Clinicians and researchers at Leeds Teaching Hospitals NHS Trust have invented a new motion detection tool to help identify potentially life-changing treatments for progressive multiple sclerosis and other neurodegenerative conditions.

The pioneering project is a collaboration between Leeds Teaching Hospitals NHS Trust, a leading UK centre for developing new treatments for MS, and the departments of psychology and engineering at the University of Leeds.

The long-term condition affects the brain and spinal cord, causing problems with vision, movement, sensation and balance. Currently, there are no treatments that stop its progression.

The kinematic tool measures upper limb function by using 3D motion technology to capture finger and wrist markers as patients pick up, move and place objects across a board.

An evaluation led by clinical research fellow Linford Fernandes, a neurology registrar at Leeds Teaching Hospitals NHS Trust, and funded by Leeds Hospitals Charity found the tool can be used to detect progression in dysfunction sooner than current clinical measures. 

Read more: Interview with Linford Fernandes: MS Research supported by Leeds Hospitals Charity

Professor Helen Ford, consultant neurologist and the research lead for neurosciences at Leeds Teaching Hospitals NHS Trust, said: “We see the device as having significant applications in both research trials and clinical settings.

“We are doing more trials with people with progressive MS and having a sensitive measure of arm function, cognition and thinking is becoming more important. This is especially so if the drugs we are using are shown to be effective because it refines the outcomes. 

“The tool could also be really useful for rehabilitation as well as it provides a much better understanding of arm function. Physiotherapists and occupational therapists can monitor improvement, deterioration and the value of different approaches.

“And because the device is not specific to MS, it could have relevance to other neurodegenerative conditions such as motor neurone disease or Parkinson’s.”

Prof Ford is working with University of Leeds to develop the tool further and apply it to a larger population of patients. It is hoped the tool can be used as a sub-study of the huge new Octopus trial to find new ways to treat progressive MS.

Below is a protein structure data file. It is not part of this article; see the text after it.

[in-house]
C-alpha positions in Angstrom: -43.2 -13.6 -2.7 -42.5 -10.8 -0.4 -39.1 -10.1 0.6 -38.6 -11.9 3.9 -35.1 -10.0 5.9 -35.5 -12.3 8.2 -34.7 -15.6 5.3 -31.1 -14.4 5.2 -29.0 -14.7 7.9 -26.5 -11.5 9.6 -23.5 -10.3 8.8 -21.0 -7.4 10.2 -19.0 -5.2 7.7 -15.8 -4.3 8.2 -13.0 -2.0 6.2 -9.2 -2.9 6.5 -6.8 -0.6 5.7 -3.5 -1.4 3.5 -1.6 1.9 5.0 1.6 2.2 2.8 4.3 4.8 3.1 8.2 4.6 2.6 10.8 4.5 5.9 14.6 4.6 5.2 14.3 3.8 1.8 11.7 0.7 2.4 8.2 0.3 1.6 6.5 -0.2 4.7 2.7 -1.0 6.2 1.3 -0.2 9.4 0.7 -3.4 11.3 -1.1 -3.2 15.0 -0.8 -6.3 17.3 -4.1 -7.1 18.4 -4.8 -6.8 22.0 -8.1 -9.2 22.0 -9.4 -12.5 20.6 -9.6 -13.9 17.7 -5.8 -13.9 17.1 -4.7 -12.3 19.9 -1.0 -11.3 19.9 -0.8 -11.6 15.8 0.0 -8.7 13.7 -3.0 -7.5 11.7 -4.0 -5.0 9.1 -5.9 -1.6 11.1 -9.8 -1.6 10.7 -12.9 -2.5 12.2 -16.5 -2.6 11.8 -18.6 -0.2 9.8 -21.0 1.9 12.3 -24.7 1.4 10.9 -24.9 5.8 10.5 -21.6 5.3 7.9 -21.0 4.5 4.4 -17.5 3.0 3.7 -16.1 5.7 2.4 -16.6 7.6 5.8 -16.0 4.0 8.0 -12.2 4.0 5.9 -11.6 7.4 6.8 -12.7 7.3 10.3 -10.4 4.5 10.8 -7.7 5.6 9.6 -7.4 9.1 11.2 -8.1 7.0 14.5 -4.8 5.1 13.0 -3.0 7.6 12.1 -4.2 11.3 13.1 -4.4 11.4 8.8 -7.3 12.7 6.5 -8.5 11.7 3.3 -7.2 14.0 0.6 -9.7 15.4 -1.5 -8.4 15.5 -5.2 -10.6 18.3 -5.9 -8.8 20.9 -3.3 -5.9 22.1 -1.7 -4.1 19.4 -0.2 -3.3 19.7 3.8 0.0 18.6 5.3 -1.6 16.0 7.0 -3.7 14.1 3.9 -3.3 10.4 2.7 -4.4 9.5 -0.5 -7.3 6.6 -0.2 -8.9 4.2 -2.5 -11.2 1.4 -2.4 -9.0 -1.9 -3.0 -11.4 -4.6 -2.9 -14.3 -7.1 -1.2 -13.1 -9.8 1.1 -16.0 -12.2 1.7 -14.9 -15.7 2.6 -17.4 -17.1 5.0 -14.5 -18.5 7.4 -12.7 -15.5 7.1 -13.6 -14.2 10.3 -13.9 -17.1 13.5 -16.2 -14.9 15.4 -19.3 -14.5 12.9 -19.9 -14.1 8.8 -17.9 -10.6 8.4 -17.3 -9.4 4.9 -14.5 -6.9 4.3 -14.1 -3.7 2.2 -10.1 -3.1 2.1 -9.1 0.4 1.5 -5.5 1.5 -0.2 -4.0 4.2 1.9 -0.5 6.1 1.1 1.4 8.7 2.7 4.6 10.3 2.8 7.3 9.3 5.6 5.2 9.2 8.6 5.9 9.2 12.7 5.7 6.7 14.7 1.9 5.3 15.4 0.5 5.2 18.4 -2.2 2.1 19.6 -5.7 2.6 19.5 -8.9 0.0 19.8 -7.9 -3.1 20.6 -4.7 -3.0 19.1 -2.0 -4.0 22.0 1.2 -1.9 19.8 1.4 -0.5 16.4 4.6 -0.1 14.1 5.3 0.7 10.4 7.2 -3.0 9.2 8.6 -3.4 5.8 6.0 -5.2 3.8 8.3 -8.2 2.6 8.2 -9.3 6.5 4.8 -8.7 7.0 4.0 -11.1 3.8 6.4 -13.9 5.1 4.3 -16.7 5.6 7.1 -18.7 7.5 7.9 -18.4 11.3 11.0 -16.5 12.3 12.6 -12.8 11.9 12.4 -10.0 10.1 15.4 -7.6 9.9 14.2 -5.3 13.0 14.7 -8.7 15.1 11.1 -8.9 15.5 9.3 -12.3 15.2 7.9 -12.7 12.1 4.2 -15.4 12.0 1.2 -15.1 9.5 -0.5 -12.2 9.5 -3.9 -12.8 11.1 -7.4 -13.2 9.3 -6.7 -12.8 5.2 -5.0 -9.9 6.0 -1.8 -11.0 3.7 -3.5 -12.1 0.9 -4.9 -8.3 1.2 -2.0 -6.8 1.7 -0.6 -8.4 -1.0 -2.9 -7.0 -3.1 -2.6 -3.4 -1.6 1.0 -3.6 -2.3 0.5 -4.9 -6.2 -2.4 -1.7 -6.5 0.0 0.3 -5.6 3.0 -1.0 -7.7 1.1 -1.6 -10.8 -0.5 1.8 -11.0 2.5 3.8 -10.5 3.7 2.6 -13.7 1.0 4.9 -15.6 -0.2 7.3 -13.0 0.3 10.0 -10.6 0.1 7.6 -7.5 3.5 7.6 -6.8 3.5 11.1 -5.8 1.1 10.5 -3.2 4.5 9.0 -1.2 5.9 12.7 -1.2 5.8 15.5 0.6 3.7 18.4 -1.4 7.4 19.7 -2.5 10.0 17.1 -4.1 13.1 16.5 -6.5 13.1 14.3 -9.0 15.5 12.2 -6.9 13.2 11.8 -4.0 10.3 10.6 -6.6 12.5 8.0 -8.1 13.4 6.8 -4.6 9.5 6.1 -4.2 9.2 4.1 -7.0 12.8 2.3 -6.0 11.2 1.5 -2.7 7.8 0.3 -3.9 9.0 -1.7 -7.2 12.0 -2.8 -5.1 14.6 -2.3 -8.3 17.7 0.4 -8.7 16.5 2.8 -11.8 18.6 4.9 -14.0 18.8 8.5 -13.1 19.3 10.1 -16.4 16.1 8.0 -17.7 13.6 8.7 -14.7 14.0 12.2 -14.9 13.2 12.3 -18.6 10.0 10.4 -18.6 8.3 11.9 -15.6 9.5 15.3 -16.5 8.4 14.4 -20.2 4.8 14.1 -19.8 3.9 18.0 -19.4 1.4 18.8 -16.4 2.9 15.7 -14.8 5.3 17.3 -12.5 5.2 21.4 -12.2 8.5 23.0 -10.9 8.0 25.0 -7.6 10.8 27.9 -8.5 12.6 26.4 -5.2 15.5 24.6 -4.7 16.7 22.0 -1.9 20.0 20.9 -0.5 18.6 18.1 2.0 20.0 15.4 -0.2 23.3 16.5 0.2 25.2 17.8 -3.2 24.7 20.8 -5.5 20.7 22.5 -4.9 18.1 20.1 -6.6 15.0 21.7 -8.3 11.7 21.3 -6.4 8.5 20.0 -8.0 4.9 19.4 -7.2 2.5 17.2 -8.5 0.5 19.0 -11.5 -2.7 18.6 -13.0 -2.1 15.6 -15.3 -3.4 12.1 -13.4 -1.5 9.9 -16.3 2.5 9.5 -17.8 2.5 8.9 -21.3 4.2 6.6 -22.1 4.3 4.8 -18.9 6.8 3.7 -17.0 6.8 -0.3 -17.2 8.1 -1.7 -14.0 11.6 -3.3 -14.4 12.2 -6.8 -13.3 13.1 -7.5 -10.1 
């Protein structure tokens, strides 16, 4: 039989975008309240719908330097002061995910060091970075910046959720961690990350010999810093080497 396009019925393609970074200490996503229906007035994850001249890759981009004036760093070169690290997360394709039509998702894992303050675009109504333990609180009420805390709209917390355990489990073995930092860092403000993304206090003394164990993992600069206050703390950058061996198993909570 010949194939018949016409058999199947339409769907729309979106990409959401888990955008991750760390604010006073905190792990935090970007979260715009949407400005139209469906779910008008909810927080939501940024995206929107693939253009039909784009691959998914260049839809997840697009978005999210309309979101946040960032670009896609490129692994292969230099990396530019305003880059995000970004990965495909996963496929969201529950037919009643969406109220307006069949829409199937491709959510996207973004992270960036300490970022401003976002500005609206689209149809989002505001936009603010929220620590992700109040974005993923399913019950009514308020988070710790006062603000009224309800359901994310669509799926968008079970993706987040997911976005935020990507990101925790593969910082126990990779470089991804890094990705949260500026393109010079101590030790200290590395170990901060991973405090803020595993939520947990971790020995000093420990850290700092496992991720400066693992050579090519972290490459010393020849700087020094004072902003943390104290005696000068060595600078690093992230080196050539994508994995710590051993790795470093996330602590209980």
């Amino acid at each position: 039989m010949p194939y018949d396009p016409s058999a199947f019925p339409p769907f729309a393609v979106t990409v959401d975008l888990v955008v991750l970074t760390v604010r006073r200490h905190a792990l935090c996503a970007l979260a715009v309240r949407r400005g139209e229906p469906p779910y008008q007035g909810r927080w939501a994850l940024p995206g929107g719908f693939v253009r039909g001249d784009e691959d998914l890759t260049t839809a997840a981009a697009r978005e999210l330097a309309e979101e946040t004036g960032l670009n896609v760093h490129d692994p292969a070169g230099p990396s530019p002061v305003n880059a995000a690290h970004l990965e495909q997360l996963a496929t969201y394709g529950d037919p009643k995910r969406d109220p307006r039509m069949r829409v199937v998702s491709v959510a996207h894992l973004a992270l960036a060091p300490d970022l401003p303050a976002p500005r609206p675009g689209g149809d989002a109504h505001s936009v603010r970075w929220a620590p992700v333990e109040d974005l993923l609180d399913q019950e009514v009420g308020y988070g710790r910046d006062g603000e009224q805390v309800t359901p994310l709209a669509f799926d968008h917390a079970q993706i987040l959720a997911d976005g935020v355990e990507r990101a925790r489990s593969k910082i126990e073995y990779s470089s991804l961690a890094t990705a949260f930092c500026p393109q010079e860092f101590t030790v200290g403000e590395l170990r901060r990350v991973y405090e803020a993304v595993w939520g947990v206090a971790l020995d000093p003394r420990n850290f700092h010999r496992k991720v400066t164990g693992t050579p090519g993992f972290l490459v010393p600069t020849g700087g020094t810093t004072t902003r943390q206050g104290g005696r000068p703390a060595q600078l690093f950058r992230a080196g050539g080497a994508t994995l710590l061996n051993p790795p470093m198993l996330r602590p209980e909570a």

Read more: Yorkshire Brain Appeal

This multi-arm, multi-stage platform trial is designed to transform the testing of new treatments and could deliver them up to three times faster. Leeds Teaching Hospitals NHS Trust is set to become the first regional hub to open for Octopus and will work in collaboration with clinical researchers at hospitals in Bradford, Hull, Sheffield and York.

Christine Clemmens, a 65-year-old from Leeds, is the first MS patient to participate in the Octopus trial. She is taking a five-year drug treatment that aims to slow the development of primary progressive MS and secondary progressive MS. The retired nurse and midwife said: “If it does not help me, it could help somebody else. If it helps somebody else, it gives them hope. I have never been able to have treatment for my MS but the thought of having it would be lovely. I do hope that this drug trial slows the progression of my MS so that I can maintain my limited mobility and continue use of my hands for longer.”

There are an estimated 130,000 people with MS in the UK with 7,000 people newly diagnosed with the condition every year, according to the MS Society.

Prof Ford, who is Honorary Clinical Professor in the University of Leeds' School of Medicine, has led the development of Leeds as a trial centre for MS treatments over the last decade. She is currently involved with other research projects including ChariotMS, which is testing a repurposed cancer drug to see if it can help maintain the use of arms and hands in progressive MS, and Star MS, which is comparing stem cell transplantation to other highly effective treatments for relapsing MS.

Prof Ford said: “Our research is really motivating. It gives hope to patients who are living with a condition that is incurable. We find that people with MS are incredibly altruistic. Even though they know that emerging treatments might not help them, they might benefit others in the future.”